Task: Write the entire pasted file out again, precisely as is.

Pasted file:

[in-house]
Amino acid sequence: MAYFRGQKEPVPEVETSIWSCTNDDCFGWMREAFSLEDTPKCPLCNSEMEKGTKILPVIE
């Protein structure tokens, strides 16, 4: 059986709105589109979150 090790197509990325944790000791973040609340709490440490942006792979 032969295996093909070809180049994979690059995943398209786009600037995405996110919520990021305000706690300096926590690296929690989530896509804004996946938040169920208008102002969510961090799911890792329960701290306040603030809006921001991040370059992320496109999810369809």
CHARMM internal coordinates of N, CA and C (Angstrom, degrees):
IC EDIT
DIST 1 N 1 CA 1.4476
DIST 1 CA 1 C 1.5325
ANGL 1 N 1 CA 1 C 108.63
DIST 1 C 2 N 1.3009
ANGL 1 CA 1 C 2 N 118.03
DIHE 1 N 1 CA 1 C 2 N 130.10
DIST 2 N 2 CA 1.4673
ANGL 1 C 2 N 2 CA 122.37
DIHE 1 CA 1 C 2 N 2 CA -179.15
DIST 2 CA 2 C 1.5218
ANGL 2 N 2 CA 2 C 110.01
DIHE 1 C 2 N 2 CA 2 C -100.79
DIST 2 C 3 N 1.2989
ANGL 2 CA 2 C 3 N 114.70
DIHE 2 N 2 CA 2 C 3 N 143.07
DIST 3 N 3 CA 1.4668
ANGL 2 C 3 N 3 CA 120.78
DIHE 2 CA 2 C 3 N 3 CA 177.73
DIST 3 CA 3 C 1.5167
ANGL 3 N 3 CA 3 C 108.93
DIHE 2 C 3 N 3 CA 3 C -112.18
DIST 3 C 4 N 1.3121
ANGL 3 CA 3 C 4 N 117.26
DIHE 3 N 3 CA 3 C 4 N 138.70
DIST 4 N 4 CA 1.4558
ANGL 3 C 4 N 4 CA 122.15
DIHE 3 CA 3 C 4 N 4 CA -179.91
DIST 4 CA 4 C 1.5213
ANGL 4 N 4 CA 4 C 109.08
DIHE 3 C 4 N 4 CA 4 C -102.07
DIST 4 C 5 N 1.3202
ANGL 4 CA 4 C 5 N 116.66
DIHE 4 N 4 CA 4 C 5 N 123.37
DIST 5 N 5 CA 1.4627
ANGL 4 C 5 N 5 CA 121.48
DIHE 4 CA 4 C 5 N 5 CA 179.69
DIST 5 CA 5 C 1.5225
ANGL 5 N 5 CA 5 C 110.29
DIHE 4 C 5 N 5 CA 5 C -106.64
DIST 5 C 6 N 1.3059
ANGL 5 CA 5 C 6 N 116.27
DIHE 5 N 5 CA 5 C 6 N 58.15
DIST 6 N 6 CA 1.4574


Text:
[in-house]
Amino acid sequence: MAYFRGQKEPVPEVETSIWSCTNDDCFGWMREAFSLEDTPKCPLCNSEMEKGTKILPVIE
């Protein structure tokens, strides 16, 4: 059986709105589109979150 090790197509990325944790000791973040609340709490440490942006792979 032969295996093909070809180049994979690059995943398209786009600037995405996110919520990021305000706690300096926590690296929690989530896509804004996946938040169920208008102002969510961090799911890792329960701290306040603030809006921001991040370059992320496109999810369809």
CHARMM internal coordinates of N, CA and C (Angstrom, degrees):
IC EDIT
DIST 1 N 1 CA 1.4476
DIST 1 CA 1 C 1.5325
ANGL 1 N 1 CA 1 C 108.63
DIST 1 C 2 N 1.3009
ANGL 1 CA 1 C 2 N 118.03
DIHE 1 N 1 CA 1 C 2 N 130.10
DIST 2 N 2 CA 1.4673
ANGL 1 C 2 N 2 CA 122.37
DIHE 1 CA 1 C 2 N 2 CA -179.15
DIST 2 CA 2 C 1.5218
ANGL 2 N 2 CA 2 C 110.01
DIHE 1 C 2 N 2 CA 2 C -100.79
DIST 2 C 3 N 1.2989
ANGL 2 CA 2 C 3 N 114.70
DIHE 2 N 2 CA 2 C 3 N 143.07
DIST 3 N 3 CA 1.4668
ANGL 2 C 3 N 3 CA 120.78
DIHE 2 CA 2 C 3 N 3 CA 177.73
DIST 3 CA 3 C 1.5167
ANGL 3 N 3 CA 3 C 108.93
DIHE 2 C 3 N 3 CA 3 C -112.18
DIST 3 C 4 N 1.3121
ANGL 3 CA 3 C 4 N 117.26
DIHE 3 N 3 CA 3 C 4 N 138.70
DIST 4 N 4 CA 1.4558
ANGL 3 C 4 N 4 CA 122.15
DIHE 3 CA 3 C 4 N 4 CA -179.91
DIST 4 CA 4 C 1.5213
ANGL 4 N 4 CA 4 C 109.08
DIHE 3 C 4 N 4 CA 4 C -102.07
DIST 4 C 5 N 1.3202
ANGL 4 CA 4 C 5 N 116.66
DIHE 4 N 4 CA 4 C 5 N 123.37
DIST 5 N 5 CA 1.4627
ANGL 4 C 5 N 5 CA 121.48
DIHE 4 CA 4 C 5 N 5 CA 179.69
DIST 5 CA 5 C 1.5225
ANGL 5 N 5 CA 5 C 110.29
DIHE 4 C 5 N 5 CA 5 C -106.64
DIST 5 C 6 N 1.3059
ANGL 5 CA 5 C 6 N 116.27
DIHE 5 N 5 CA 5 C 6 N 58.15
DIST 6 N 6 CA 1.4574